14 Matching Annotations
  1. Jul 2019
    1. Orientation Handbook

      Dear all, Please provide us with some feedback on the Orientation Session and this resource by leaving a few annotations for:

      • 1-2 things that you found interesting
      • 1-2 general remarks on any items discussed today
      • 1 question that you still need answered
      • any suggestions relating to the workshop and/ or the Handbook resource

      Thank you very much for your time! We look forward to working with you in the future! Joerdis (and the TC team)

  2. Mar 2019
  3. Aug 2018
    1. However, Boyd and Zimbardo’s interest was not in comparing short-, mid-, and long-term temporal depths; rather, it was in examining the degree to which people were oriented to a transcendental future, and in exam­ining the extent to which this variation covaried with other factors such as age, gender, and ethnicity. This is a natural extension of the questions involved in research on general past, present, and future temporal orientations (e.g., Kluck- hohn and Strodtbeck 1961, pp. 13-15), orientations that at first glance appear similar to issues of temporal depth. However, as I have argued elsewhere in opposing the use of the temporal orientation label, these general orientations are more an issue of the general temporal direction or domain that an individ­ual or group may emphasize (Bluedorn 2000e) than the distance into each that the individual or group typically uses. The latter is the issue of temporal depth; the former, what I have called temporal focus (Bluedorn 2000e)

      Comparison of Bluedorn's thinking about temporal depth vs temporal focus instead of framing it as a temporal orientation (the direction/domain that an individual or group emphasizes in sensemaking).

      ZImbardo and Boyd use the phrase "time perspective" rather than temporal orientation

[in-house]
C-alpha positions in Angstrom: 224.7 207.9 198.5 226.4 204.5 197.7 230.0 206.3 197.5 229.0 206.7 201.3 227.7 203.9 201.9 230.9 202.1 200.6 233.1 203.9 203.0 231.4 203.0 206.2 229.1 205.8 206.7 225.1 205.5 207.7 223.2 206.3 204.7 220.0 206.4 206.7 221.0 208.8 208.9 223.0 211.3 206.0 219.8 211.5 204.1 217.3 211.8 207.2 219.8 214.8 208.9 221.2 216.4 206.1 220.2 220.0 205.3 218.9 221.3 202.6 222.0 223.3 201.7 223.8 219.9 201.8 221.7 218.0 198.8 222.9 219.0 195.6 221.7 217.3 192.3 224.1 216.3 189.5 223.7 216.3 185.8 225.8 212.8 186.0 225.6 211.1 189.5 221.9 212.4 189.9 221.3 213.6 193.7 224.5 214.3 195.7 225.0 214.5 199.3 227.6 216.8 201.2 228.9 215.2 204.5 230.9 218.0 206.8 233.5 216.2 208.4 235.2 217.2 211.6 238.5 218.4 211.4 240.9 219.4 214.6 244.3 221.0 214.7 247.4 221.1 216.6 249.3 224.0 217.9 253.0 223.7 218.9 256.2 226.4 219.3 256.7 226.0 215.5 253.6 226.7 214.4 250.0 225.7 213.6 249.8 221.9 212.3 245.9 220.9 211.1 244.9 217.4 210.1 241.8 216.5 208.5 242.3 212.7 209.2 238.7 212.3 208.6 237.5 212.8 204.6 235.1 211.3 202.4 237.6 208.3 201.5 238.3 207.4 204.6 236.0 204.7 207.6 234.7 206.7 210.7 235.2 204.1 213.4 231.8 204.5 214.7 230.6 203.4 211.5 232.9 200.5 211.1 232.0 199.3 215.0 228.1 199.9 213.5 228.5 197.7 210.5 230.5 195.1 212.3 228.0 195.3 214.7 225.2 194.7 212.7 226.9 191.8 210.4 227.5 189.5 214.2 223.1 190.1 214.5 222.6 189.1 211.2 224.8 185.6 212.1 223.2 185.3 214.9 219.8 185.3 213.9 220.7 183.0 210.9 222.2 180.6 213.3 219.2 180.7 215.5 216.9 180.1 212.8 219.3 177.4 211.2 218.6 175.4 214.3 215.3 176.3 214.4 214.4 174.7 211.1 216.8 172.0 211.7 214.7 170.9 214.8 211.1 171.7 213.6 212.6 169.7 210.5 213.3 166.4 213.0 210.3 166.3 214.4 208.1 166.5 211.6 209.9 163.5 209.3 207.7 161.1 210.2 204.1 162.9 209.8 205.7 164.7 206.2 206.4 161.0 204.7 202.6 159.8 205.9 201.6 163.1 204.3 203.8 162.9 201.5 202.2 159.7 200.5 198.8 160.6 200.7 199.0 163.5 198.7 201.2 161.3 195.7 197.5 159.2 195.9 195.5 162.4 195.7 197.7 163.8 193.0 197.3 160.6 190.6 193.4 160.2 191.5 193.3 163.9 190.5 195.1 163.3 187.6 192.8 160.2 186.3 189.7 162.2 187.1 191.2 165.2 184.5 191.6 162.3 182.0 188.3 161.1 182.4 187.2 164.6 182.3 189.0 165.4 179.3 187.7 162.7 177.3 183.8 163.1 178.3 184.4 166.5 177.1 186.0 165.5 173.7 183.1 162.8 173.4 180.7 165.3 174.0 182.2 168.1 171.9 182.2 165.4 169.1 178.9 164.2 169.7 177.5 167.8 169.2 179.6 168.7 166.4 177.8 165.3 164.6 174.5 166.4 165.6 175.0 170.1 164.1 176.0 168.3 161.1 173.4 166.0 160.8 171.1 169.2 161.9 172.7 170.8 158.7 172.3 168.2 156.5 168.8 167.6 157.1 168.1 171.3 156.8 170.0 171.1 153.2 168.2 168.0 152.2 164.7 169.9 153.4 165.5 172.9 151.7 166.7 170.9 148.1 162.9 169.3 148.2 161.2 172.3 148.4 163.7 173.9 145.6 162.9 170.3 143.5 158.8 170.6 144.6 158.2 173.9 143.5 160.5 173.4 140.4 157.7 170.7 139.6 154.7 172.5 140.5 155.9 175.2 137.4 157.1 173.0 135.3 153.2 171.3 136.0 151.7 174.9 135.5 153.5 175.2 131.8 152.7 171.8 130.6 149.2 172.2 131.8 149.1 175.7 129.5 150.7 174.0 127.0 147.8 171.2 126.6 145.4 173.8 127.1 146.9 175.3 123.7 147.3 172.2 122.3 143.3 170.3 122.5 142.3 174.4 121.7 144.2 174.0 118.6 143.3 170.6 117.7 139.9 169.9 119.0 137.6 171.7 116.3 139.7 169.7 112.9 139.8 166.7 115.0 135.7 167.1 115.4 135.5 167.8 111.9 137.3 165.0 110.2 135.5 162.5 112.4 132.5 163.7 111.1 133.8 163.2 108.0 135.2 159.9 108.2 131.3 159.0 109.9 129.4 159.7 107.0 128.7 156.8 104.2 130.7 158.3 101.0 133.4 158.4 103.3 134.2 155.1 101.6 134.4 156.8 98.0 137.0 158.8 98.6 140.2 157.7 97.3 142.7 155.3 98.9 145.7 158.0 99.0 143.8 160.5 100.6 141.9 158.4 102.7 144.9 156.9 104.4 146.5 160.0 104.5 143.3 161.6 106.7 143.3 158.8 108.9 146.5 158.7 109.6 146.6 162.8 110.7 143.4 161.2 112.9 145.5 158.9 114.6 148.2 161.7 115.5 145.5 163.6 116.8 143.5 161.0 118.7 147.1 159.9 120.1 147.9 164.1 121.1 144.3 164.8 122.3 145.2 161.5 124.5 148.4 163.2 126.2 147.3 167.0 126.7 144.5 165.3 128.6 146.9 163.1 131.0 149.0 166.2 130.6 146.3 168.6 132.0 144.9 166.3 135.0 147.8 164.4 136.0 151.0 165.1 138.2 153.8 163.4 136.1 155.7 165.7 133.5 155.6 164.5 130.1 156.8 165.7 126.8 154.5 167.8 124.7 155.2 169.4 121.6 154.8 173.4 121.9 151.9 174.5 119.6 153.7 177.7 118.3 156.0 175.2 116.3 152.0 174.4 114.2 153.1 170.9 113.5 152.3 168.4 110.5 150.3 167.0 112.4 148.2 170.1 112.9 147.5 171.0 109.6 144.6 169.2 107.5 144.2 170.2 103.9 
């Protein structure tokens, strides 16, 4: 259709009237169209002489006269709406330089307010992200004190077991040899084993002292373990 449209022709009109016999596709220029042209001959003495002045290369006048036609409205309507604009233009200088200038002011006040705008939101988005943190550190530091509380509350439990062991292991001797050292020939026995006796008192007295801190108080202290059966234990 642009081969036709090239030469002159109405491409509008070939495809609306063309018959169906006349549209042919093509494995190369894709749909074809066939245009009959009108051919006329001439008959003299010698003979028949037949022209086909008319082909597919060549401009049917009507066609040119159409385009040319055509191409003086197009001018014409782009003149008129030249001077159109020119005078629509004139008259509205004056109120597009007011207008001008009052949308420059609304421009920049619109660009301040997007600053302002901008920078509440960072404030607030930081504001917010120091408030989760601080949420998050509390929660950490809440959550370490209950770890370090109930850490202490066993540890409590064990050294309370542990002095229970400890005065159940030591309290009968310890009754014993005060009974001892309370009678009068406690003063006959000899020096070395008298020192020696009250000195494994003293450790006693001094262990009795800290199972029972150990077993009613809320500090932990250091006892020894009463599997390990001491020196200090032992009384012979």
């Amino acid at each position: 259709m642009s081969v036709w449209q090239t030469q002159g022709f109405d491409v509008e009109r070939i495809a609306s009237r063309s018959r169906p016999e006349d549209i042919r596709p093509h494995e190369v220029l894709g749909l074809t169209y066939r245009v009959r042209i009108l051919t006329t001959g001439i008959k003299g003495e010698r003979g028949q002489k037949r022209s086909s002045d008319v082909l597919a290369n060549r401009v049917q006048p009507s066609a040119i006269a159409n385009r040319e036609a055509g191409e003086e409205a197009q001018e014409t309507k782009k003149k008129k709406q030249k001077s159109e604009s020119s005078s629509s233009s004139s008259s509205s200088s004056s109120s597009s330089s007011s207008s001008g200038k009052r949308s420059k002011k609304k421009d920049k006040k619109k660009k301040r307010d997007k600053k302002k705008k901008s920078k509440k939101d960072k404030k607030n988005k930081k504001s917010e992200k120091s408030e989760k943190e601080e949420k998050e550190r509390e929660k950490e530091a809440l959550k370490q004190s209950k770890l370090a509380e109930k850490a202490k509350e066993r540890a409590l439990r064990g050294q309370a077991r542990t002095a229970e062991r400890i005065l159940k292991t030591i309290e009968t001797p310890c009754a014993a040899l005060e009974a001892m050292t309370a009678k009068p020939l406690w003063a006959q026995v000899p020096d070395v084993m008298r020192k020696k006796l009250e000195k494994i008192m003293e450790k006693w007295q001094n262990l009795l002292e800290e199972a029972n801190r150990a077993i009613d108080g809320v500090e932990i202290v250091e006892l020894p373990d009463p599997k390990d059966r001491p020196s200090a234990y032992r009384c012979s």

4. Jul 2018
  5. May 2018
  6. Mar 2018
    1. The other important change people typically undergo at MIT is the broad realization that they “can’t do it alone.” Note that these are people who generally did a lot of that before they arrived in Kendall Square. Now, however, they are among others who get what they want to do and have the skills to help. MIT reinforces that basis for connection by immediately making it impossible for students to succeed solo. Study groups form immediately and spontaneously in the face of its infamous “p-sets” (or problem sets). By putting students through an extraordinarily hard process when they’re freshman and sophomores it forces humility and compels them to rely on the strengths of other people. Think of it as the intellectual equivalent of Marine boot camp—the individual finds his or her limits, and viscerally discovers the value of the team.
  7. Feb 2017
  8. Feb 2014
    1. In the final analysis, intellectual property shares much of the origins and orientation of all forms of property. At the same time, however, it is a more neutral institution than other forms of property: its limited scope and duration tend to prevent the very accumulation of wealth that Burke championed.